Decoding communication between animals could soon become reality according to experts researching artificial intelligence (AI).
A professor at the University of St Andrews has explained how machine learning could help scientists mimic Doctor Dolittle and speak with animals in their own languages.
Professor Christian Rutz explained that the challenge of decoding the communication systems of whales, crows, bats, and other animals is coming within reach with the help of cutting-edge AI tools.
In an article published in Science on Friday, the authors explain how AI could provide transformative insights into the hidden lives of animals, with important implications for their conservation.
The prospect of understanding what animals say to each other, or of even initiating a conversation with another species, has fired humans’ imagination for millennia.
But since there is no “Rosetta Stone” for translating animals’ communication signals, their meaning must be deciphered through careful observation and experimentation.
Despite good research progress over the past few decades, collecting and analysing data is a challenging task.
For example, annotating recordings of bird calls, whale songs or primate gestures is time-consuming, and even experienced biologists often struggle to differentiate seemingly similar signal types.
Professor Rutz, an expert on animal behaviour and the use of miniature wildlife tracking devices, said: “The advent of machine learning has created exciting opportunities to make progress with the grand research challenge of understanding other animals. But there are significant risks that must be tackled head-on.”
Machine-learning algorithms effectively function as powerful pattern detectors and content generators. As such, they have revolutionised applications relying on the processing of both written and spoken human language, as illustrated by interactive chatbots.
It is these tools researchers are now leveraging to identify and classify animals’ signals from audio and video recordings, and to conduct experiments that illuminate signal function (e.g., by playing back specific calls and observing an animal’s response).
The catch is that machine-learning methods require vast amounts of data. For example, the popular Chat GPT-3 language model was trained using hundreds of billions of ‘tokens’, which are roughly corresponding to words.
“That’s the equivalent of over two million books the length of Charles Darwin’s On the Origin of Species,” explains co-author Dr Damián Blasi, who is a language scientist at Harvard University.
“We need creative solutions for collecting data for wild animals.”
Major efforts are currently under way to gather suitable datasets for at least some species. Project CETI (Cetacean Translation Initiative), for example, studies the communicative behaviour of sperm whales.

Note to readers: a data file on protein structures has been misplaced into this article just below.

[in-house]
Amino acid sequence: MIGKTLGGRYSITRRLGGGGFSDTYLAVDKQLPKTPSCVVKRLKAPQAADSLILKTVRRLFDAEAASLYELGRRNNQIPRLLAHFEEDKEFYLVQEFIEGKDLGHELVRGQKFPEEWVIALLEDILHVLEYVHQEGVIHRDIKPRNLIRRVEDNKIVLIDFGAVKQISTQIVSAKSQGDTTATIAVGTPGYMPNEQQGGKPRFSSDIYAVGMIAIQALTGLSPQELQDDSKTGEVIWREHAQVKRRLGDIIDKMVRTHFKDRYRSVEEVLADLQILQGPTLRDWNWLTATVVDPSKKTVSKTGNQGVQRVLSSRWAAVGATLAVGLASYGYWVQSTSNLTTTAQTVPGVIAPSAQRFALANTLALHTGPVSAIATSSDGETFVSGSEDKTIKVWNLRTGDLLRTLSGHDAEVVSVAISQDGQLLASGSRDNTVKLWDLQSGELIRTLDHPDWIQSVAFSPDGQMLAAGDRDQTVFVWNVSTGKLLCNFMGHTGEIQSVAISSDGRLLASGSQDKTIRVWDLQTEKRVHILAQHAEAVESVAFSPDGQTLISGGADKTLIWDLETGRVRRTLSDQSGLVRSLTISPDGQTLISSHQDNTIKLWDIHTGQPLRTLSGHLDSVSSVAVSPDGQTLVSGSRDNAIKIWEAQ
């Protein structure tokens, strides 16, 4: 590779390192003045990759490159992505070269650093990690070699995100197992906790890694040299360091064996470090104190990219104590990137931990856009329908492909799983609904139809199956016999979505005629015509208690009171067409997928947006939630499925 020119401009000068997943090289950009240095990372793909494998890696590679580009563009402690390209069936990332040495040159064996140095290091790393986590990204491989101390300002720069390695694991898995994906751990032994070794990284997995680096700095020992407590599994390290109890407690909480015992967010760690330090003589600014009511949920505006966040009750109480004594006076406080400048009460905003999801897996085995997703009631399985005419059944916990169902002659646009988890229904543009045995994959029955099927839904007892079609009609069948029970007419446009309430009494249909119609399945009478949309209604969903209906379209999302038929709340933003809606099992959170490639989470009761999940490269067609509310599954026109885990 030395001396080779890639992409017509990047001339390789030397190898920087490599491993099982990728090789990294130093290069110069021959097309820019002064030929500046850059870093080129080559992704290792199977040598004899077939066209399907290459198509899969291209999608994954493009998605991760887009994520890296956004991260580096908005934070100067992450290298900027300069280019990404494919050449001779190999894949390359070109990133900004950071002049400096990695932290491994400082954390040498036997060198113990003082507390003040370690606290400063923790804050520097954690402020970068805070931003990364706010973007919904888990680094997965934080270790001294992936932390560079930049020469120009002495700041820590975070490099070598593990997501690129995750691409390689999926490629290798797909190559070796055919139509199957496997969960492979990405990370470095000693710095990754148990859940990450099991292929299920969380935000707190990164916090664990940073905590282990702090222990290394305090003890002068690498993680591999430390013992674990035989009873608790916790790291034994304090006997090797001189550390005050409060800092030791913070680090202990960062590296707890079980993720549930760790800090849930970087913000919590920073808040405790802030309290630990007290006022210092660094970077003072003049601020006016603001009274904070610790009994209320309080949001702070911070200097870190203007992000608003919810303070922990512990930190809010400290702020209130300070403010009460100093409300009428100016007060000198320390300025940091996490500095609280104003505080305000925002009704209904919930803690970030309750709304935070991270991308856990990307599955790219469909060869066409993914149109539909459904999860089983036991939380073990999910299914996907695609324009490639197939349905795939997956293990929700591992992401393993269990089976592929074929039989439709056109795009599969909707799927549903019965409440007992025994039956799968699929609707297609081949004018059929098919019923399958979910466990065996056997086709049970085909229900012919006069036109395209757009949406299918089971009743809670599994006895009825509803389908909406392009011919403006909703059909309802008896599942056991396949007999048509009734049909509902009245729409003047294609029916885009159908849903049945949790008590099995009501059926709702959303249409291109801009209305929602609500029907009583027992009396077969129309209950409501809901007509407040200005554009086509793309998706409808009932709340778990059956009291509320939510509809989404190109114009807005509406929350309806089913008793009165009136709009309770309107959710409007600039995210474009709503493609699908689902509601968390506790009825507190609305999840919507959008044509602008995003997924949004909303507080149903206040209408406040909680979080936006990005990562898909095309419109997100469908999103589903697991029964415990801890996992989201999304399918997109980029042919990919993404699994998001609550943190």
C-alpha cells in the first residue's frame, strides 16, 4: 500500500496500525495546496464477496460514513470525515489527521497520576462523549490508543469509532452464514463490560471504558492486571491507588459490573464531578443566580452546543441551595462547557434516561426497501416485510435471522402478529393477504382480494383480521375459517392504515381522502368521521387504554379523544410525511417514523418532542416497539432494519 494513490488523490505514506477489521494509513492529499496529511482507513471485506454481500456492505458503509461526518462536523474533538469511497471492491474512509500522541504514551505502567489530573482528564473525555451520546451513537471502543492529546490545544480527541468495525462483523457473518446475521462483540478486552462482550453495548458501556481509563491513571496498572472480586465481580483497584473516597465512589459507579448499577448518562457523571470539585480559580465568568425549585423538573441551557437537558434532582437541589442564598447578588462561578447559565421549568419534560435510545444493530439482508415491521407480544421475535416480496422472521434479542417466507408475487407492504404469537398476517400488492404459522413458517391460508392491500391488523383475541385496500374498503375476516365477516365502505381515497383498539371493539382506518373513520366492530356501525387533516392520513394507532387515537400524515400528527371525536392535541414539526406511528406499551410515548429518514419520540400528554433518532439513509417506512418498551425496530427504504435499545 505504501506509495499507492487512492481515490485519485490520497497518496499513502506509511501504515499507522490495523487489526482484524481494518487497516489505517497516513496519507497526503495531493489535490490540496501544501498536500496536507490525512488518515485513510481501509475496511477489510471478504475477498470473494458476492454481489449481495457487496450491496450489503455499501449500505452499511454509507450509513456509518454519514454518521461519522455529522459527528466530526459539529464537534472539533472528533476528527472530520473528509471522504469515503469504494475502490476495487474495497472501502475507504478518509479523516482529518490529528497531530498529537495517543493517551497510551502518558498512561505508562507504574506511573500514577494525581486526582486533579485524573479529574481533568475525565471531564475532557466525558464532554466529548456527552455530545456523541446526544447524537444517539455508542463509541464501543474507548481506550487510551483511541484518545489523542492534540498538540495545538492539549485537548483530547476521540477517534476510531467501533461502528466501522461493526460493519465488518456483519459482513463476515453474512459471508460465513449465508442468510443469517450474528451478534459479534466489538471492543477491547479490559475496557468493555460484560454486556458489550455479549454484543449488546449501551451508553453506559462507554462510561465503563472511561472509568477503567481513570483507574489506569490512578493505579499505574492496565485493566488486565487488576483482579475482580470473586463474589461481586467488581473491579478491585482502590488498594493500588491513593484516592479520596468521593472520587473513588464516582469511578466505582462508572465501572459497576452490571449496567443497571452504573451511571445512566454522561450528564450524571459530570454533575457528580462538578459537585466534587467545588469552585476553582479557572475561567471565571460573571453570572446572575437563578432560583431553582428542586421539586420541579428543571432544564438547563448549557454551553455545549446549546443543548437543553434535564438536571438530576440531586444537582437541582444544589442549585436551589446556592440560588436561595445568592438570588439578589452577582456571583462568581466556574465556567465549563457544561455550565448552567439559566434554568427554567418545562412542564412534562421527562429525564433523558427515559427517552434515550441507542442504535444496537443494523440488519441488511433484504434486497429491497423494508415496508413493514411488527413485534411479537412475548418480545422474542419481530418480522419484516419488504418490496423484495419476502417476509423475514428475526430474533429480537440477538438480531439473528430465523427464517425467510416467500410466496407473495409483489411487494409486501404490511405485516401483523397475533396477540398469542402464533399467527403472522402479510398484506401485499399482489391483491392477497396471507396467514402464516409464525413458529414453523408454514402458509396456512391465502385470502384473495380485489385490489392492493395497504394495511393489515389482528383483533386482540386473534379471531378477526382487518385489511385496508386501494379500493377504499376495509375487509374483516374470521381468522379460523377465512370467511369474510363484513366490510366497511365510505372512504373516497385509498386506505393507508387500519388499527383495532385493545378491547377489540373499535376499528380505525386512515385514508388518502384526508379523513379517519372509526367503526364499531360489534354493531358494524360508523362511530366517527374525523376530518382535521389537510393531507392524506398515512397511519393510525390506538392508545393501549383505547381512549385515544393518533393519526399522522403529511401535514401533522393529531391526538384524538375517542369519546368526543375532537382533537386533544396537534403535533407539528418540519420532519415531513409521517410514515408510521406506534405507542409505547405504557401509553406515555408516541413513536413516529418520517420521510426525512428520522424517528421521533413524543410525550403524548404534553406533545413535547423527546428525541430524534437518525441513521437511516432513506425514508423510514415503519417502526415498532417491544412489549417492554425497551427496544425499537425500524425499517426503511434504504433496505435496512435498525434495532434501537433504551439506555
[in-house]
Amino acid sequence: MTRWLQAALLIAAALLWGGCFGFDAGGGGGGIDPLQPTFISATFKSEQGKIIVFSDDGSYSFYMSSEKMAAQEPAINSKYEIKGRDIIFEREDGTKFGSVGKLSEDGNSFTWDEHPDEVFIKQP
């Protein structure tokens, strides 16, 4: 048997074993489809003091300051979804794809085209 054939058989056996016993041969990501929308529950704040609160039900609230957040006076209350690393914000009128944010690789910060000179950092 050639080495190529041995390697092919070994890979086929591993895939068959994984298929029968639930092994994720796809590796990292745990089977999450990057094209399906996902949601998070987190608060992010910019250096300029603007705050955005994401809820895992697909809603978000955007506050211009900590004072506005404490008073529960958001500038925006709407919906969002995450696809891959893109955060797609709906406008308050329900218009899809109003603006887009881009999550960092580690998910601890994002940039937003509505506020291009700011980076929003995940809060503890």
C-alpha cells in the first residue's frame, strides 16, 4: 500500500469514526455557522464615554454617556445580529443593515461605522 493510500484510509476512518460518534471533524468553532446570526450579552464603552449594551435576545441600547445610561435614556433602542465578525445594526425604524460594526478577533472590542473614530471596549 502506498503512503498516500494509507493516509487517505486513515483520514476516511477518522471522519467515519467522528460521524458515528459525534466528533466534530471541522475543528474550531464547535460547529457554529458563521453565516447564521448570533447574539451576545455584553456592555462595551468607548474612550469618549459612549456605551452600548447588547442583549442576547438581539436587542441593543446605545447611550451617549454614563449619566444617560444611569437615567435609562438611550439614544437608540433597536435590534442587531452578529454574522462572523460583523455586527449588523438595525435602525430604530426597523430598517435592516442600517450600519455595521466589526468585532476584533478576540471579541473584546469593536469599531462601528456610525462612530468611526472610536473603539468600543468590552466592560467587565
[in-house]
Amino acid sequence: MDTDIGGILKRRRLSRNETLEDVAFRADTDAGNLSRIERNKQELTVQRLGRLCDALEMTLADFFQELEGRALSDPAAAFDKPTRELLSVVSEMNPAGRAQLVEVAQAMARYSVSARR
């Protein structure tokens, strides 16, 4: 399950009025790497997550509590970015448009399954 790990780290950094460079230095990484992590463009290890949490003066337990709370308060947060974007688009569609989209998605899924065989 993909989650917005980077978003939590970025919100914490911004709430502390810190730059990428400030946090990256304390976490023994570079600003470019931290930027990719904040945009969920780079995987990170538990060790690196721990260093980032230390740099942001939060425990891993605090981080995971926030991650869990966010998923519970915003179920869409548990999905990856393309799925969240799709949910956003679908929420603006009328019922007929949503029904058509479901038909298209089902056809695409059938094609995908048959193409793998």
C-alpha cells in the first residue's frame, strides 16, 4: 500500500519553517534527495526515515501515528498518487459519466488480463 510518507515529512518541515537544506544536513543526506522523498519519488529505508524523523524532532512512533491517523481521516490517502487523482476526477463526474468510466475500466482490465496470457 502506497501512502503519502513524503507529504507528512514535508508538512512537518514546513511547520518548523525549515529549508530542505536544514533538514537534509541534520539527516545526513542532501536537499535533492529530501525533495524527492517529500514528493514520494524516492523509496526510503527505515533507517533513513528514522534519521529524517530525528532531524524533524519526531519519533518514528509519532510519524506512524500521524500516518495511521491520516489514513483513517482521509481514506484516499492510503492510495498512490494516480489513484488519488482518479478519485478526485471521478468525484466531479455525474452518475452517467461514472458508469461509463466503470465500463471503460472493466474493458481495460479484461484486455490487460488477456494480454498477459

The project’s AI Lead, co-author Professor Michael Bronstein, who is the DeepMind Professor of AI at the University of Oxford, explains: “We use gentle, bioinspired whale-mounted tags, underwater robots, and a wide range of other methods to map the full richness of these animals’ communicative behaviour.”
As the authors argue in their article, understanding the communication context is key for making progress. “If we want to decode animal conversations, we need to know who talks to whom, and under what environmental and social conditions,” says co-author Professor Sonja Vernes, an expert on the vocal communication of bats, who holds joint affiliations at the University of St Andrews and the Max Planck Institute for Psycholinguistics.
“Machine learning can help us to discover which signals animals are using and perhaps even what the signals mean, if we combine these approaches with well-designed experiments.”
Co-authors Aza Raskin and Katherine Zacarian, who are co-founders of the Earth Species Project (ESP), which studies the communication systems of a wide range of animal species, are particularly excited about the longer-term benefits of this research.
“As we expand our understanding of other species’ communicative behaviour, we can use this knowledge to improve animal welfare in captive settings and to design more effective conservation strategies,” said Zacarian. “Ultimately, we hope to initiate a cultural shift driving greater respect for the many species with which we share planet Earth.”
ESP is collaborating with Rutz and his colleagues on a study investigating the vocal repertoire of the critically endangered Hawaiian crow.
Machine learning enables detailed comparisons of the vocalizations of the last surviving individuals, which are all held in conservation breeding centres run by San Diego Zoo Wildlife Alliance, to historical baseline recordings.
“Lost calls could potentially be reintroduced,” according to Raskin. “Cultural restoration is a profoundly beautiful example of the benefits of this research.”
In the future, it may even be possible to ‘listen in’ on the well-being of entire animal communities.
“If we can identify communication signals that are associated with distress or avoidance, passive acoustic monitoring systems could be used to eavesdrop on how ‘happy’ or ‘unhappy’ animals are at the landscape level,” said Rutz.
This would provide a powerful rapid assessment tool for ongoing biodiversity surveys and conservation work.
But the authors agree that major challenges lie ahead, including serious ethical questions – such as under what circumstances initiating conversations with wild animals may be acceptable.
“This research promises far-reaching conservation and welfare benefits, but we must urgently come together to discuss its potential risks,” Rutz cautioned.